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Sound Advice: July 6, 2022

Should international markets be of interest?

Although the U.S. stock market always seems to be on center stage, investing in international markets has continued to grow, especially since the arrival of exchange-traded funds (ETFs), which greatly simplify the process.  It’s no longer a matter of trying to ferret out the details of important companies and untangling the differentials in local currencies.

The simplest of all ways to invest abroad is to buy broad-based, exchange-traded funds that track the performance of specific countries or regions.  The broadest coverage of all would be IXUS, the iShares Core MSCI Total International Stock ETF.  Similar funds are available from Vanguard, Fidelity, and others.

A narrower focus is available through EFA, iShares MSCI EAFE ETF.  EAFE stands for Europe, Australasia, and Far East.  Then there’s EEM, which is an ETF for emerging markets, IEV for Europe, EWJ for Japan, and FXI for China.  There are numerous others, but the essential ingredient in all cases is a substantial level of trading to ensure that there’s a ready market for buyers and sellers.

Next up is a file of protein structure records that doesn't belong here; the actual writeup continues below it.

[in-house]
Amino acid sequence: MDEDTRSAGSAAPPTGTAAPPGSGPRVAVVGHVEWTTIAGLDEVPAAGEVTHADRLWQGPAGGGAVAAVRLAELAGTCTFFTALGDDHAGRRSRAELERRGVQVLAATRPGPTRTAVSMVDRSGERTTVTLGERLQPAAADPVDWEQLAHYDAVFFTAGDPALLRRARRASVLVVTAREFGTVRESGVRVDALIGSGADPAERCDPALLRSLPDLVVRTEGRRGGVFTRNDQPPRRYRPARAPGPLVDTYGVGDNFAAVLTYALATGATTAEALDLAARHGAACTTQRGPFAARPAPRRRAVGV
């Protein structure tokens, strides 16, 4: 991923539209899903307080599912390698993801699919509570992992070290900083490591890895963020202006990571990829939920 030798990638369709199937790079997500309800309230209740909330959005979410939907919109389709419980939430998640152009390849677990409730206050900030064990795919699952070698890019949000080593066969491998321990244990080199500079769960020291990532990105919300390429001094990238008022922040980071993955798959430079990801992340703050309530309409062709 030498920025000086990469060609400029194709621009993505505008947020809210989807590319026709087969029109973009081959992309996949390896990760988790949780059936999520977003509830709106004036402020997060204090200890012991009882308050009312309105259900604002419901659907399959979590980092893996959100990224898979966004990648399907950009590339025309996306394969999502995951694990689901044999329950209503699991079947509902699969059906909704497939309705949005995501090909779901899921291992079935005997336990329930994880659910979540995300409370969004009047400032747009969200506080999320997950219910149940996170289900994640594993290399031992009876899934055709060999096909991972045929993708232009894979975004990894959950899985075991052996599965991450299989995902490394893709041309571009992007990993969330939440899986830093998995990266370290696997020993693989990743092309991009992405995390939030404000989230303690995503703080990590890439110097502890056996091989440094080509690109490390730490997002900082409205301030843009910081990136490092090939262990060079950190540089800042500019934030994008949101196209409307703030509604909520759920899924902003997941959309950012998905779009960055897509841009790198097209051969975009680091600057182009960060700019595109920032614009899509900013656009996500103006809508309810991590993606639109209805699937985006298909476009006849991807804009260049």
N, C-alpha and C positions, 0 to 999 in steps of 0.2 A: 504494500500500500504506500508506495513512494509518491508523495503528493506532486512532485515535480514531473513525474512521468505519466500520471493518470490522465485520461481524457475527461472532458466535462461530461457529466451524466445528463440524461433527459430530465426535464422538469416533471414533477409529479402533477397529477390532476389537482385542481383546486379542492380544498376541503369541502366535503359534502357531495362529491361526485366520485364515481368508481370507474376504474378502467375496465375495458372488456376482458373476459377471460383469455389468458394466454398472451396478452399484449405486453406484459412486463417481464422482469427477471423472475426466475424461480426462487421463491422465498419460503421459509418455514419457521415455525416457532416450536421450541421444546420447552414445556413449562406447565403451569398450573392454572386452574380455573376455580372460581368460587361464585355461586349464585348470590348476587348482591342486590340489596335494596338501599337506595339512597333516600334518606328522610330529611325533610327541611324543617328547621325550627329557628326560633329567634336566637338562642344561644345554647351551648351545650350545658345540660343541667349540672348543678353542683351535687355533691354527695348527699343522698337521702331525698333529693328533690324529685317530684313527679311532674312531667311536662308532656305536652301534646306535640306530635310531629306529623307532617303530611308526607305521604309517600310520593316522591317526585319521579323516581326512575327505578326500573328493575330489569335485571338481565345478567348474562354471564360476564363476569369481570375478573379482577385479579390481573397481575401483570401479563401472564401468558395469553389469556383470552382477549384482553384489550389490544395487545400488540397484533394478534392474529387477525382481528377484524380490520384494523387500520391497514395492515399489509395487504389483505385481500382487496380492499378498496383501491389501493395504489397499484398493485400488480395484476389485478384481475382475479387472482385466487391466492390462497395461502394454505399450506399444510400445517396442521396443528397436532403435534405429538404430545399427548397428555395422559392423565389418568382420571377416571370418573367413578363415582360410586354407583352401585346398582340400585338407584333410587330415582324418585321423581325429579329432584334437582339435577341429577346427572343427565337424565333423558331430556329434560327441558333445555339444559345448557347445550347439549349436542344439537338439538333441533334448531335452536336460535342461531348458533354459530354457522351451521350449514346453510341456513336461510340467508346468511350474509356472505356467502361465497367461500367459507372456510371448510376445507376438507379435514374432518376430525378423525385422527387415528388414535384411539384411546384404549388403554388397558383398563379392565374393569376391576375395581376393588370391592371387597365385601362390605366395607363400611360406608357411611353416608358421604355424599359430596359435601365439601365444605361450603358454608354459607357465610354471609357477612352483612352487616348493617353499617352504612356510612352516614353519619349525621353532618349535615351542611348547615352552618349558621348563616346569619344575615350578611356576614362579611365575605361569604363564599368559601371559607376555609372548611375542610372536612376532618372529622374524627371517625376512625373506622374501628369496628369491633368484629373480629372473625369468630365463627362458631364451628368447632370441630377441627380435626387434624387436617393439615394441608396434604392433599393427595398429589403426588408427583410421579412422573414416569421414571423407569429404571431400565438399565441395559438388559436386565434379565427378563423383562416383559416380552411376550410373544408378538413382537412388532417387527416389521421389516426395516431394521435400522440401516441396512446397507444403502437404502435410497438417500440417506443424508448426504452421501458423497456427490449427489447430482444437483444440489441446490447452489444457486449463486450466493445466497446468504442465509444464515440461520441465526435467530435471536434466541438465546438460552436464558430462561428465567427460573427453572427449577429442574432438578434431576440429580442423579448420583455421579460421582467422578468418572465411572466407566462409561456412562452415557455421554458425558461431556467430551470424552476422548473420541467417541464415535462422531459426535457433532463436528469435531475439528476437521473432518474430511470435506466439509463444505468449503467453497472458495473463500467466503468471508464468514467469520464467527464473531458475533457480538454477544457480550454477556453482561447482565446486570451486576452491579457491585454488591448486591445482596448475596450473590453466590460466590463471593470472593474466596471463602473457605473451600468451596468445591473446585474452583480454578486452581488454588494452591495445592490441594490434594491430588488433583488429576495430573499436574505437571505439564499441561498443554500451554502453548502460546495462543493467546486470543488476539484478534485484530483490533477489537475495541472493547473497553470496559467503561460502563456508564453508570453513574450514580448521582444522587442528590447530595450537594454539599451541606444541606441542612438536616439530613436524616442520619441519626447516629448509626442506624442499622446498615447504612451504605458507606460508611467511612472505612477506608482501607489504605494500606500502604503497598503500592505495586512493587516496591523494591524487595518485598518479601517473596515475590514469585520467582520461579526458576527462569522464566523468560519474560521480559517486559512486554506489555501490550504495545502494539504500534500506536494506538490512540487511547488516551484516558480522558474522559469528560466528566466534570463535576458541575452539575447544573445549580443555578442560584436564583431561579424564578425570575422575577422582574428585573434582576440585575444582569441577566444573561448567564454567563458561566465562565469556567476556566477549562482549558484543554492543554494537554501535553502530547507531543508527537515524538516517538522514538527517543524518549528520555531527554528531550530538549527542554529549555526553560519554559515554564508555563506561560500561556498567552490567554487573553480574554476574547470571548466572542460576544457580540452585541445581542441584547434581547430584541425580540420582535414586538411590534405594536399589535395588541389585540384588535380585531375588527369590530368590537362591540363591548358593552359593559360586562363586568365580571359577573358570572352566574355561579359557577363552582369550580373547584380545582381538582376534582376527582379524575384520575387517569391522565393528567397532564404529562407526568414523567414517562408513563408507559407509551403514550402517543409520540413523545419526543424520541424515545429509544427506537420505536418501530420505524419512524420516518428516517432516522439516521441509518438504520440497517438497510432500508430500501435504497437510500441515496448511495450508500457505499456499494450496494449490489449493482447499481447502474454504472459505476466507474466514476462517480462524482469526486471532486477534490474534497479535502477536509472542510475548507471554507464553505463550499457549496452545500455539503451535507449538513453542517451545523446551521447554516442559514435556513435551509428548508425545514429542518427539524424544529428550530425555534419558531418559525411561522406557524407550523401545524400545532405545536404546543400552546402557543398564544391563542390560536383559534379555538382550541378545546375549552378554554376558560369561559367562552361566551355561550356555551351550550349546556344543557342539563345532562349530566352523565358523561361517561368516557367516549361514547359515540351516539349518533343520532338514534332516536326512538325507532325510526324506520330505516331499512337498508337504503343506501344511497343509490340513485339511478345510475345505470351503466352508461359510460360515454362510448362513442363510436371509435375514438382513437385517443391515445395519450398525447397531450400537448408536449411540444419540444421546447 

Over time, these ETFs have typically had valuations 20% or more below those of the U.S.  There have been extended periods when they substantially outperformed domestic stocks and others when they lagged far behind.  In the half decade prior to 2022, when the U.S. market soared, foreign markets were far behind.

So far this year, however, the picture has brightened for investing abroad, but the undervaluation persists.  Even so, an interesting differential has developed.  With one exception, the international ETFs noted above turned in similar returns.  The exception was the pattern of FXI, the ETF for China, which perhaps due to the country’s strict lockdown approach to the pandemic experienced a far steeper market downturn until early spring this year.

Then things changed, China’s economy started to perk up and so did FXI.  Unlike the other international ETFs and the Standard & Poor’s 500 Index, all of which are still far down in the teens for the year to date, FXI has climbed from a shortfall of more than 20% in early May to a deficit of only 5% in current trading.

Given what may be viewed as the more limited transparency of international companies and contrasts with non-U.S. accounting methods, the leaner valuations abroad are understandable.  Still, there are more than a few parts of the world where the future growth rates will exceed those of mature economies.  More rapid growth often goes hand in hand with stronger market returns. 

N. Russell Wayne, CFP®

Sound Asset Management Inc.

Weston, CT  06883


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